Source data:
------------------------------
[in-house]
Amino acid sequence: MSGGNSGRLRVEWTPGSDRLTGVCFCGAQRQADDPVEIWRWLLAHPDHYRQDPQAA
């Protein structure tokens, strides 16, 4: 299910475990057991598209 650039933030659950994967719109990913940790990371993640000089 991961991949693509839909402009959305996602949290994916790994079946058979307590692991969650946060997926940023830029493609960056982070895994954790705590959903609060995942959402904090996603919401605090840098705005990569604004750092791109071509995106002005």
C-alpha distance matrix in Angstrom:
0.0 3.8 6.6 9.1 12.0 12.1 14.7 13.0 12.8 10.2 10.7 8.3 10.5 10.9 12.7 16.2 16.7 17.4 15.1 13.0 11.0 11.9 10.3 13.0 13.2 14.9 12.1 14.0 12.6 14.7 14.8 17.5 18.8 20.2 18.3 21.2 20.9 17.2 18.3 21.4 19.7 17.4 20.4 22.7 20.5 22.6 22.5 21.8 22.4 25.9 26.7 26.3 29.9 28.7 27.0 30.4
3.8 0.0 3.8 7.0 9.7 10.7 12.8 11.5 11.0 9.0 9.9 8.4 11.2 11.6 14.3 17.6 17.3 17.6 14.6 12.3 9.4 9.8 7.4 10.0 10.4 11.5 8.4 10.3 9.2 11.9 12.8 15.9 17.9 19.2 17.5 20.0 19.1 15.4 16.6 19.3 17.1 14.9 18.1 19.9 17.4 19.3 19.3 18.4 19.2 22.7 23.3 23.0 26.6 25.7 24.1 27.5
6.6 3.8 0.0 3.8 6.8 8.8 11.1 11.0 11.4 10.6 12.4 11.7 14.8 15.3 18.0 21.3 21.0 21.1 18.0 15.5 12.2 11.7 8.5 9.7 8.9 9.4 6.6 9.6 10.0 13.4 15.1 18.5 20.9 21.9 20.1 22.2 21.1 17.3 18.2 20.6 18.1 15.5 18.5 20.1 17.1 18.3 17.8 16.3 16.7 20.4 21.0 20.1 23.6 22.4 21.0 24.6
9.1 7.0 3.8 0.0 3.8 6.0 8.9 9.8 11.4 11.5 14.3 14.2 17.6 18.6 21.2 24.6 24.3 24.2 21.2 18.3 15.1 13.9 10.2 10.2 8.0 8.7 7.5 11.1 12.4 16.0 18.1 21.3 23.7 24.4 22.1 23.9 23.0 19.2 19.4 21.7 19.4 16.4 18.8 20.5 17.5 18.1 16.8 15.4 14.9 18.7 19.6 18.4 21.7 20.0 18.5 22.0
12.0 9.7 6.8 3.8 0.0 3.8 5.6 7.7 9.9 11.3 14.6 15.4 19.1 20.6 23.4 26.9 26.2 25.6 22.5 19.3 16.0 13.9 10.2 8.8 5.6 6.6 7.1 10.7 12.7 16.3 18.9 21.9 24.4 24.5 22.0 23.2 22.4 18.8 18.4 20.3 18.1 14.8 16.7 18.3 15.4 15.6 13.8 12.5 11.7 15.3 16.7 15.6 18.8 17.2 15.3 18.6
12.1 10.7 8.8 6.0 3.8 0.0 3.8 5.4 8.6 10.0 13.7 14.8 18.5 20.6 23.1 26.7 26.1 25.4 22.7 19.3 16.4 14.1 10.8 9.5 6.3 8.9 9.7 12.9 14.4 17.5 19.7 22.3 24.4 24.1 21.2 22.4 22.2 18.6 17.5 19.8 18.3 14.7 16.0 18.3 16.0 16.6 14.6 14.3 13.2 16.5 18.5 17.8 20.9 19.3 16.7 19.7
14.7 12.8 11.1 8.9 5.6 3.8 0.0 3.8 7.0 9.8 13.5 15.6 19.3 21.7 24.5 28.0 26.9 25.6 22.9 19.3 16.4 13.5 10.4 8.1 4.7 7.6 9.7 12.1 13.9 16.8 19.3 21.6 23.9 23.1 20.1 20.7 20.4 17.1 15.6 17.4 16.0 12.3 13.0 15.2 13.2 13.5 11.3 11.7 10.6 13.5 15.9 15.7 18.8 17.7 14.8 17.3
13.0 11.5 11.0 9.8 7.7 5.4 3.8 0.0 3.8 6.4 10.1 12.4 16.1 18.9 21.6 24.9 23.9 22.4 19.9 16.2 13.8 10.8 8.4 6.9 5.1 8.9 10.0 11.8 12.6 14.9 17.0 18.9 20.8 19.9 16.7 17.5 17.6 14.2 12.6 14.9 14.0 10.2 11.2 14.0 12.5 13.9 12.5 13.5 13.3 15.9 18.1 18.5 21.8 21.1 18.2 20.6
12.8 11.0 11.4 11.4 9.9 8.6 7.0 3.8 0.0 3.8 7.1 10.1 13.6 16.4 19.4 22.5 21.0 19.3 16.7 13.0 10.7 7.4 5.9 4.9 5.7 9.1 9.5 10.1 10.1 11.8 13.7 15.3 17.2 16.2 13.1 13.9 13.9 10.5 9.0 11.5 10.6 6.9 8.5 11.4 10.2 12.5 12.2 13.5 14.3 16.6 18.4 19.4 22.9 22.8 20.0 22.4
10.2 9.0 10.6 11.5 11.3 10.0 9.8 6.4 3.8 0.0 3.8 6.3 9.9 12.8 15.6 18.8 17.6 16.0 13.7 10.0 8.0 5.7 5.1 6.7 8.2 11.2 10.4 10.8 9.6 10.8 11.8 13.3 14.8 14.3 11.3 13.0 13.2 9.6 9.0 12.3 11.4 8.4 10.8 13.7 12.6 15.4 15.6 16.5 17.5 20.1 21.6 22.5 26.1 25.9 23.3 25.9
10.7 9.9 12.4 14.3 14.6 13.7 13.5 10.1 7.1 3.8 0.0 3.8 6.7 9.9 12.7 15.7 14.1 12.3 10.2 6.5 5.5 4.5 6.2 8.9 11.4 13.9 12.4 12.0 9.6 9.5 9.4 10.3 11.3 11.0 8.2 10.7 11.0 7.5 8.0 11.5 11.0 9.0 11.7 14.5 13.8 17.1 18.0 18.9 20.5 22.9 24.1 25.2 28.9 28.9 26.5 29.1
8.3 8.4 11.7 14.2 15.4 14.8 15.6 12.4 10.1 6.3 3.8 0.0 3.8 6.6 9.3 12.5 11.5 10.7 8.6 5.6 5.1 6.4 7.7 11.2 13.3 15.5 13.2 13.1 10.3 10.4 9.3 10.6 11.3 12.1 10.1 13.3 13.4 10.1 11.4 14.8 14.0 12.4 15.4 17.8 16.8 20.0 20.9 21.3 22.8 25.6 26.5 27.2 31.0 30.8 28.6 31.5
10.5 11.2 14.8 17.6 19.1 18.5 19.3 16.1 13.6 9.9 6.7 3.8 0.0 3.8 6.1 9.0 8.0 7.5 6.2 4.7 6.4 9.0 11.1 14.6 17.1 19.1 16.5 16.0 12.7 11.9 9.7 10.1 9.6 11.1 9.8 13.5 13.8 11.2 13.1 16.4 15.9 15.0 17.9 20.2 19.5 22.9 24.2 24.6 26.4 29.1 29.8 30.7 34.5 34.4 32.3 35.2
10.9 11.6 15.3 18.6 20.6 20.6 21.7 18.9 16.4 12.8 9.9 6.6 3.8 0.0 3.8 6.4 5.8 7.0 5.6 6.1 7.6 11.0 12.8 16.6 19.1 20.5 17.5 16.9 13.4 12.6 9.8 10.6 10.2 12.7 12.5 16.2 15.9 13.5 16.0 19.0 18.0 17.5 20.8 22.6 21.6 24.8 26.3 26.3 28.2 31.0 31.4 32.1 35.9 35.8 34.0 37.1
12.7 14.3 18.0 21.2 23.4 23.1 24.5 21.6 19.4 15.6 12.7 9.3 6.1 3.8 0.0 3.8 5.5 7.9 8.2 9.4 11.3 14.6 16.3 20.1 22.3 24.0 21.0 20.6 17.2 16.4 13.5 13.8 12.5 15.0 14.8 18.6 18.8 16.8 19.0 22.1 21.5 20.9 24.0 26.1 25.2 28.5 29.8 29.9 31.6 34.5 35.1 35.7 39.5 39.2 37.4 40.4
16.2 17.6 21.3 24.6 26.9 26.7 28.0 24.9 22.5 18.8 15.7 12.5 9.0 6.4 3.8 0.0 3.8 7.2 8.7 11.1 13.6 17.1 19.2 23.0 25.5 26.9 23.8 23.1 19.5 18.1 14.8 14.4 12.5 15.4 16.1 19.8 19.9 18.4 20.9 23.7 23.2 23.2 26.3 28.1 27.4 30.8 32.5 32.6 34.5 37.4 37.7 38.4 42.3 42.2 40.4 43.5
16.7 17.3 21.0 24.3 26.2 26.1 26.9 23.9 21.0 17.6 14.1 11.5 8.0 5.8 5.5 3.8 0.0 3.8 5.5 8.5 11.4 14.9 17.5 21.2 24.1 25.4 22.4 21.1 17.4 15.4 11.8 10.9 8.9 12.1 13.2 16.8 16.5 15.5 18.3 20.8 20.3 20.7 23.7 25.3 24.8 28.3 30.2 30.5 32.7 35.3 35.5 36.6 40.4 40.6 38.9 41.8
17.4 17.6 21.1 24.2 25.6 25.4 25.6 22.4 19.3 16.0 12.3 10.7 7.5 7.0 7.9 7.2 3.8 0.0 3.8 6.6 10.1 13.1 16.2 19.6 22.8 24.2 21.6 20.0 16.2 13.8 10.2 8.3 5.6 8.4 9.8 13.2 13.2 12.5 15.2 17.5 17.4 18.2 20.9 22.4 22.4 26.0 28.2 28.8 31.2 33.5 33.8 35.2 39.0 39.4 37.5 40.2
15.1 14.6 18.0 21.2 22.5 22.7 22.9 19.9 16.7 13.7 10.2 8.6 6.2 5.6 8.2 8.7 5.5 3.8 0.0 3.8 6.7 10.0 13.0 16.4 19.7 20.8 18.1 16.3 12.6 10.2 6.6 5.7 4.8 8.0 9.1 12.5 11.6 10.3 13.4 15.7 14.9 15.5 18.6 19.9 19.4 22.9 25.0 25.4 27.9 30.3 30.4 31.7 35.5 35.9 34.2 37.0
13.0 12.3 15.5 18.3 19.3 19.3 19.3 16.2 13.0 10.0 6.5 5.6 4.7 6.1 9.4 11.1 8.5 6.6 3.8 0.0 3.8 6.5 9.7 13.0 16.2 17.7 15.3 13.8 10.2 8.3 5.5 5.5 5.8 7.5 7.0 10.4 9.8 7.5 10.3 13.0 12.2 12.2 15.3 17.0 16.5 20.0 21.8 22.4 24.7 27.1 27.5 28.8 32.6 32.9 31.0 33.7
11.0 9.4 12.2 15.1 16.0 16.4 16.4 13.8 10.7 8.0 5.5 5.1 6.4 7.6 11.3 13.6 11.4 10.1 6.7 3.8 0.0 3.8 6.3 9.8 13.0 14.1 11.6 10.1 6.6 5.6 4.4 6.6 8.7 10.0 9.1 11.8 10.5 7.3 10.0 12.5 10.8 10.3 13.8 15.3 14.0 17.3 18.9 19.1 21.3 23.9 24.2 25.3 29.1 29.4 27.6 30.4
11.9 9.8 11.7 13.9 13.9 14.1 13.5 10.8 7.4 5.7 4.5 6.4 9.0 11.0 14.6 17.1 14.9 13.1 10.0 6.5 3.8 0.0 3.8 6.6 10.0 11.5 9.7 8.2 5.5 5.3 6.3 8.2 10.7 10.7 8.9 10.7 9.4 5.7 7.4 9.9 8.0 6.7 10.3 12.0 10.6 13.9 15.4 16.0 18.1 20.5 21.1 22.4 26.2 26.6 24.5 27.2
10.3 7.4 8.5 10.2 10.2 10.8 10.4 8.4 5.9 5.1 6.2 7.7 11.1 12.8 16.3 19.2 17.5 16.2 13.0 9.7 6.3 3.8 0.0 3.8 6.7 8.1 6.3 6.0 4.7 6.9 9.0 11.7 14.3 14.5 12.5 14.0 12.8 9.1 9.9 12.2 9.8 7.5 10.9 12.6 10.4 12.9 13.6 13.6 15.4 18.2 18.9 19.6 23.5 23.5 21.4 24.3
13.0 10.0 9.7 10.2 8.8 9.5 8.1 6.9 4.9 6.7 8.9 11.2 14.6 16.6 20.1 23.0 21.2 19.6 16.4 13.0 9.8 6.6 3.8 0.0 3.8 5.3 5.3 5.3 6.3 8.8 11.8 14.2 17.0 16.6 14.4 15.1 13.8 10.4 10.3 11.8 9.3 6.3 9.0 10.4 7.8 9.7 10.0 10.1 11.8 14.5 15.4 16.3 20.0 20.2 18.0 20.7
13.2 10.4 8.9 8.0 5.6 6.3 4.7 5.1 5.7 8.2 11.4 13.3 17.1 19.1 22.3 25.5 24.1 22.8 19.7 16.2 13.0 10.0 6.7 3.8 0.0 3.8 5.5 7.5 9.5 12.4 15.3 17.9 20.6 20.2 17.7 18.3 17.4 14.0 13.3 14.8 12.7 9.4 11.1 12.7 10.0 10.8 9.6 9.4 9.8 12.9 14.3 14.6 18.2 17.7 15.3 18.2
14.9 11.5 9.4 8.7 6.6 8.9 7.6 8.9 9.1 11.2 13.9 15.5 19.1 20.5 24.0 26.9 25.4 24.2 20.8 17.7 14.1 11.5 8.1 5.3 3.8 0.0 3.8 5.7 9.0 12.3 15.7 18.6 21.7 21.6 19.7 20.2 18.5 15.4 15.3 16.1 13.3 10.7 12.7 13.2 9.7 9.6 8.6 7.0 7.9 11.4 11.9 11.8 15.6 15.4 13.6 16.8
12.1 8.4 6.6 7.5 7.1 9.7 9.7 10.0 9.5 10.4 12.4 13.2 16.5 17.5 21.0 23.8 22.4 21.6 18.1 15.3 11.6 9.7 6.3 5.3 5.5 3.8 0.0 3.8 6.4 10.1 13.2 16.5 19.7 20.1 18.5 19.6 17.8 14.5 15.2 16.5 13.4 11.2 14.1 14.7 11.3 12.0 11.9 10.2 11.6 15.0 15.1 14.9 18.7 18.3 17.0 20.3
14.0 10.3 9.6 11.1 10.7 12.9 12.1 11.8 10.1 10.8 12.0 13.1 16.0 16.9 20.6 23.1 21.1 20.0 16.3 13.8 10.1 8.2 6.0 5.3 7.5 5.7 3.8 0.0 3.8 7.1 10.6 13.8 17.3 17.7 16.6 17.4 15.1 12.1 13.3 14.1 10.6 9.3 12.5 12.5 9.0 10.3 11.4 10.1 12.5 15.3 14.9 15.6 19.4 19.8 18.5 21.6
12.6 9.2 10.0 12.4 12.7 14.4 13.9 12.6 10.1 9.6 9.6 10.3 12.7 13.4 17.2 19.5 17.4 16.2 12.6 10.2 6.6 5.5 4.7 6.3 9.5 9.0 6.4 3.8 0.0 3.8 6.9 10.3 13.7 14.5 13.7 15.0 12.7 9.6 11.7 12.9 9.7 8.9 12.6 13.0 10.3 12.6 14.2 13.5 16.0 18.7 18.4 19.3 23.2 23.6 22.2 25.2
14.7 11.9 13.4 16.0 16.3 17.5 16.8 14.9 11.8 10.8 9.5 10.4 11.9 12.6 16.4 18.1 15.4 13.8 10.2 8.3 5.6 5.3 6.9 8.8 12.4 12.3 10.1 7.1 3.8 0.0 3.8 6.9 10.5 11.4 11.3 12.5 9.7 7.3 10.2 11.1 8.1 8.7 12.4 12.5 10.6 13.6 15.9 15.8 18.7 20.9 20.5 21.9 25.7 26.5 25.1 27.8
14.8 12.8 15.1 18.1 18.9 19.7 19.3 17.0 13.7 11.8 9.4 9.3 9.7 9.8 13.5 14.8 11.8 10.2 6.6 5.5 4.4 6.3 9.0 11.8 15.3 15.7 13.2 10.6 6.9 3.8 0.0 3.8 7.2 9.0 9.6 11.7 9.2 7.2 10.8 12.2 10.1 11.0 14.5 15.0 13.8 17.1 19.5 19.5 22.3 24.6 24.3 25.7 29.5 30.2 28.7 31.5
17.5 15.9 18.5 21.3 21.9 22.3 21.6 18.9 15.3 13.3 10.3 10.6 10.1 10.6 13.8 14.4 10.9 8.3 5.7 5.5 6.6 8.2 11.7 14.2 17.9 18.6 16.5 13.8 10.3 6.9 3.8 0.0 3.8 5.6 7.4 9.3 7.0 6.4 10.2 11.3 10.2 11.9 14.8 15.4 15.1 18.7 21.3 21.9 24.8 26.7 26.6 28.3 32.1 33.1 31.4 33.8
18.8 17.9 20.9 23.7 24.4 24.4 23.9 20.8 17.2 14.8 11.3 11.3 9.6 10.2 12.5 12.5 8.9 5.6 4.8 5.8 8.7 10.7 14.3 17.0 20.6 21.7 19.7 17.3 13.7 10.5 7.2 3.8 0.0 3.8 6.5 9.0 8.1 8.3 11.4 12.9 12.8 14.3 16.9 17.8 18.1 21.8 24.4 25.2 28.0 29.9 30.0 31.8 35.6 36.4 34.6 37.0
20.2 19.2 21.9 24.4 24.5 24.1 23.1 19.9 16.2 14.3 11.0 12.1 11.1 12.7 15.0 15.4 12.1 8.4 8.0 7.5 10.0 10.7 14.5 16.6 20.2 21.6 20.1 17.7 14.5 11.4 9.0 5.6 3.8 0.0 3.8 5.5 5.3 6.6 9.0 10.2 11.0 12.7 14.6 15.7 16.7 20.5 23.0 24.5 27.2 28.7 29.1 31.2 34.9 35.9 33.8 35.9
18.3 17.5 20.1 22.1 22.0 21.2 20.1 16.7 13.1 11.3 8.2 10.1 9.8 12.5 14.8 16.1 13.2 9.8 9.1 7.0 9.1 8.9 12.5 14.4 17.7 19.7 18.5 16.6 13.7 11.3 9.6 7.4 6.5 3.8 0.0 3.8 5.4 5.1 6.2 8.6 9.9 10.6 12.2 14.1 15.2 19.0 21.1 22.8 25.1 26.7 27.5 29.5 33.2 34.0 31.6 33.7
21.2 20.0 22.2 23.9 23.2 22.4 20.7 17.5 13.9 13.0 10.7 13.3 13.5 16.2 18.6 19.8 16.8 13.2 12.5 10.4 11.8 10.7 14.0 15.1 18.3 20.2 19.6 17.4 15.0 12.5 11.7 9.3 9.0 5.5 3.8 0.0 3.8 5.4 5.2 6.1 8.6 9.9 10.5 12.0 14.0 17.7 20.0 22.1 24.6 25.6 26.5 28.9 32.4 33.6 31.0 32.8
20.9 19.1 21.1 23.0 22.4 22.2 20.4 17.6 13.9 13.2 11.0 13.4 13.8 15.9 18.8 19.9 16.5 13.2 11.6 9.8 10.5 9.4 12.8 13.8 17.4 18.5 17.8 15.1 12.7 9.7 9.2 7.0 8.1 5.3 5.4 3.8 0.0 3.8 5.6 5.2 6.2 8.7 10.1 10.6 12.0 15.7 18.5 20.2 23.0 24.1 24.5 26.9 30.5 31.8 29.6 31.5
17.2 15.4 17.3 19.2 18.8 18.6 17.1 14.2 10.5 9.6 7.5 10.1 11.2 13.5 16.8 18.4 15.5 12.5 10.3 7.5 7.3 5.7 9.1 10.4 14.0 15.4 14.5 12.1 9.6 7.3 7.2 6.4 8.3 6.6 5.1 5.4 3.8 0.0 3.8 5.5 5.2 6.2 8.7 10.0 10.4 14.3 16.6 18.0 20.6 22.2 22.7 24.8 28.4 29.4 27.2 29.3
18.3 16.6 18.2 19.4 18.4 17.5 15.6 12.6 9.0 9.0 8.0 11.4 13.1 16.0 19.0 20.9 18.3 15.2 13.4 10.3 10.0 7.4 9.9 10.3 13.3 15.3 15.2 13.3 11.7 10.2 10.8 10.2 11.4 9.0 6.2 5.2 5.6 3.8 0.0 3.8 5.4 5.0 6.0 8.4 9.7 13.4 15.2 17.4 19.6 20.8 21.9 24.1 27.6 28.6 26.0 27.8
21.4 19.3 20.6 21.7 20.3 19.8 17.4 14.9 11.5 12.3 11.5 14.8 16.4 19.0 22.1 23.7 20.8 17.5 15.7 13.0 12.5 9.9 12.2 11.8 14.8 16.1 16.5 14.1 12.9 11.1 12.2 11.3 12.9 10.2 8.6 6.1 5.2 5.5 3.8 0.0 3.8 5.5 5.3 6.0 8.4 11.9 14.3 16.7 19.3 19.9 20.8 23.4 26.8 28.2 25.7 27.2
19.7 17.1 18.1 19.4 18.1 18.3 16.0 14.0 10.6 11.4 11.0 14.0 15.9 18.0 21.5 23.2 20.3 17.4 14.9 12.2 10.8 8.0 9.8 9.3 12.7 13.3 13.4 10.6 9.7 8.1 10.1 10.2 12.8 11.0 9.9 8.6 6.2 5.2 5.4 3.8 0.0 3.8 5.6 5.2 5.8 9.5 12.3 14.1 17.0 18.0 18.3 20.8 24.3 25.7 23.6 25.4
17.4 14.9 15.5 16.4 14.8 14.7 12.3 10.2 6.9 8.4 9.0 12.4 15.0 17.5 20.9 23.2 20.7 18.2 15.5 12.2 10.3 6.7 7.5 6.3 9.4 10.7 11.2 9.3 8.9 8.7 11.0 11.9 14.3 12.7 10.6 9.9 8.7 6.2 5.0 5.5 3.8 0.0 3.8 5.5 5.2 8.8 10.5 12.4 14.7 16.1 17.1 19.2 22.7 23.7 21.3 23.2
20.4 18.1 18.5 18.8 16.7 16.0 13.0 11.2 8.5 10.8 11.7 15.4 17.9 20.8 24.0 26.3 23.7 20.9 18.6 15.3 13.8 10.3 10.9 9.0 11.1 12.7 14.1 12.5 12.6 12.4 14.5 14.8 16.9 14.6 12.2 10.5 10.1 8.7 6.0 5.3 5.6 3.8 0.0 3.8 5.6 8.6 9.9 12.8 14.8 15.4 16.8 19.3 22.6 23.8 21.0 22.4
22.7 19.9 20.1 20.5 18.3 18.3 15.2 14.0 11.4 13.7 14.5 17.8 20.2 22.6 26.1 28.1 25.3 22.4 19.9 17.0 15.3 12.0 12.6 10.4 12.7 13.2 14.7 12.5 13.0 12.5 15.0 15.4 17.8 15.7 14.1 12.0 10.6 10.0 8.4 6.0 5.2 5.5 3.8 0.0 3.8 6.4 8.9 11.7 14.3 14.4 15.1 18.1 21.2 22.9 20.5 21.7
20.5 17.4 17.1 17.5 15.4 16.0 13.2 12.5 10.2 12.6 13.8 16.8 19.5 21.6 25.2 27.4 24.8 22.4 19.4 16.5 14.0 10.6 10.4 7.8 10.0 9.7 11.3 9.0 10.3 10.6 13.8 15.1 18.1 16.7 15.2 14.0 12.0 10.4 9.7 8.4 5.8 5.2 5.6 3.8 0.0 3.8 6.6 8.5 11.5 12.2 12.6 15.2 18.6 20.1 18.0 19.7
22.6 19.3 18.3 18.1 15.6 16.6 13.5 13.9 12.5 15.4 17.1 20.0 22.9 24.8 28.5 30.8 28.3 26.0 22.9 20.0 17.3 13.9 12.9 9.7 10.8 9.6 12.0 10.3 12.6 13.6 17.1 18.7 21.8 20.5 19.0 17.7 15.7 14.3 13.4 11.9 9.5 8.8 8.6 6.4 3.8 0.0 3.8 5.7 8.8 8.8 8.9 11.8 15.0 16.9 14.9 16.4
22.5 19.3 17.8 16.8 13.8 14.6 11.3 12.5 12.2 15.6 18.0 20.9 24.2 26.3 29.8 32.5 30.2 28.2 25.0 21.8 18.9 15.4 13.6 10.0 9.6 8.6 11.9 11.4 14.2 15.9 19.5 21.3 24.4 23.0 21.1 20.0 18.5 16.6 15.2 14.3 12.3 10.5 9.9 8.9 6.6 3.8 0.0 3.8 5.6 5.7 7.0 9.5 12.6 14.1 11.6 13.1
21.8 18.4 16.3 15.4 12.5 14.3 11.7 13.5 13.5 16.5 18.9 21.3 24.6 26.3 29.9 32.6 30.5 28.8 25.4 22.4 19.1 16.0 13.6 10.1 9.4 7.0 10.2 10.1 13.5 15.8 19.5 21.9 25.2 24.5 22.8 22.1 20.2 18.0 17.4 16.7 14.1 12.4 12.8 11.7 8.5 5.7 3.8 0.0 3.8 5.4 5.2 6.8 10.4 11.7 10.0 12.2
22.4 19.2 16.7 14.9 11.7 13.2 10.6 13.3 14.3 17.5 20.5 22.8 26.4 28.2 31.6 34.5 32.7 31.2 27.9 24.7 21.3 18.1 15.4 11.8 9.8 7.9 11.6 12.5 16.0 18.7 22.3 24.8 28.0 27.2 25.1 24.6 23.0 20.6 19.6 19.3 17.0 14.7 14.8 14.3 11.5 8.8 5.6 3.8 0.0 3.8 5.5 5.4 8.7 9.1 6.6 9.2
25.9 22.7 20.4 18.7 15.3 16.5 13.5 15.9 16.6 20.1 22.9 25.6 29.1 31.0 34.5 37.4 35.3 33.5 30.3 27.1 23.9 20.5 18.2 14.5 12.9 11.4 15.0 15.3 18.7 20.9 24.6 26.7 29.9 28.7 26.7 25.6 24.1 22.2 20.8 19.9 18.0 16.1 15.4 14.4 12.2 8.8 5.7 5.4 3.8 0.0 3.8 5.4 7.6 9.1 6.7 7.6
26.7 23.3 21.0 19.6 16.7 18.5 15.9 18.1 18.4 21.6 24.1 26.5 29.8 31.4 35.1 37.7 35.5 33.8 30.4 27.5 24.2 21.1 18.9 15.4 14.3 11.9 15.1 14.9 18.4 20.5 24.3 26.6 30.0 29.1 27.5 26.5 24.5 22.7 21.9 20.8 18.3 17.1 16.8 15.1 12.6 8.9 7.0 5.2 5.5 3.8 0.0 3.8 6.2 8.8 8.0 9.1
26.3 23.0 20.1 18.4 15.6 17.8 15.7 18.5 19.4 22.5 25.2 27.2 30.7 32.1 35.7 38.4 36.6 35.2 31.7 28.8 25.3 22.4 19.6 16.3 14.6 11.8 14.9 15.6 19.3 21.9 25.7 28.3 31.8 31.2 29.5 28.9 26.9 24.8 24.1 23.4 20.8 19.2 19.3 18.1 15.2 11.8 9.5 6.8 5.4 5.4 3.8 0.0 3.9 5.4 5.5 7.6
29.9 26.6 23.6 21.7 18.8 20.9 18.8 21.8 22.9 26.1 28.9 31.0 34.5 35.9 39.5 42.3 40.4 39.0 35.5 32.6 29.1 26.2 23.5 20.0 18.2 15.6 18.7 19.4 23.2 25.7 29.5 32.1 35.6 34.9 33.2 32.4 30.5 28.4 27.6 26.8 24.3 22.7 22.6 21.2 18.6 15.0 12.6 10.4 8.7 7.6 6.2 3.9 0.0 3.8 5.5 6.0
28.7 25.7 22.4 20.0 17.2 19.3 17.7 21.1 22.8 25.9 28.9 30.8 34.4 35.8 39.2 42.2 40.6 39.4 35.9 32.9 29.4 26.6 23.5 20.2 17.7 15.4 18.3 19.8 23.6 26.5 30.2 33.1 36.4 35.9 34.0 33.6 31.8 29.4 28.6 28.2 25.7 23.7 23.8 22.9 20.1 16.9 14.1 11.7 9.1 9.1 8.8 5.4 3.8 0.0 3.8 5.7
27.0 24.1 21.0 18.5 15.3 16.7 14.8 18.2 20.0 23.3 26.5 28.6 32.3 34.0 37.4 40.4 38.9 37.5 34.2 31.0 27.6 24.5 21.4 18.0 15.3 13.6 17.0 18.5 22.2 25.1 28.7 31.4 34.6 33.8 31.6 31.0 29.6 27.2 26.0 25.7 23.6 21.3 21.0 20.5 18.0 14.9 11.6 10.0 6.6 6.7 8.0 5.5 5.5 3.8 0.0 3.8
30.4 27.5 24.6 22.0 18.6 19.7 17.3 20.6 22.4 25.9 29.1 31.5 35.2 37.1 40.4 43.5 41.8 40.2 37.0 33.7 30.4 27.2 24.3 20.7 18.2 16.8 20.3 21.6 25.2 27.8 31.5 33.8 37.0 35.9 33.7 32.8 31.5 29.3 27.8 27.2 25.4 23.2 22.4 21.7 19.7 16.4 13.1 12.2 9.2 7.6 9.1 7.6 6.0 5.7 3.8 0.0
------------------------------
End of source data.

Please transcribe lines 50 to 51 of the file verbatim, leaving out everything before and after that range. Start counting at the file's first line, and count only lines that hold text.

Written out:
22.6 19.3 18.3 18.1 15.6 16.6 13.5 13.9 12.5 15.4 17.1 20.0 22.9 24.8 28.5 30.8 28.3 26.0 22.9 20.0 17.3 13.9 12.9 9.7 10.8 9.6 12.0 10.3 12.6 13.6 17.1 18.7 21.8 20.5 19.0 17.7 15.7 14.3 13.4 11.9 9.5 8.8 8.6 6.4 3.8 0.0 3.8 5.7 8.8 8.8 8.9 11.8 15.0 16.9 14.9 16.4
22.5 19.3 17.8 16.8 13.8 14.6 11.3 12.5 12.2 15.6 18.0 20.9 24.2 26.3 29.8 32.5 30.2 28.2 25.0 21.8 18.9 15.4 13.6 10.0 9.6 8.6 11.9 11.4 14.2 15.9 19.5 21.3 24.4 23.0 21.1 20.0 18.5 16.6 15.2 14.3 12.3 10.5 9.9 8.9 6.6 3.8 0.0 3.8 5.6 5.7 7.0 9.5 12.6 14.1 11.6 13.1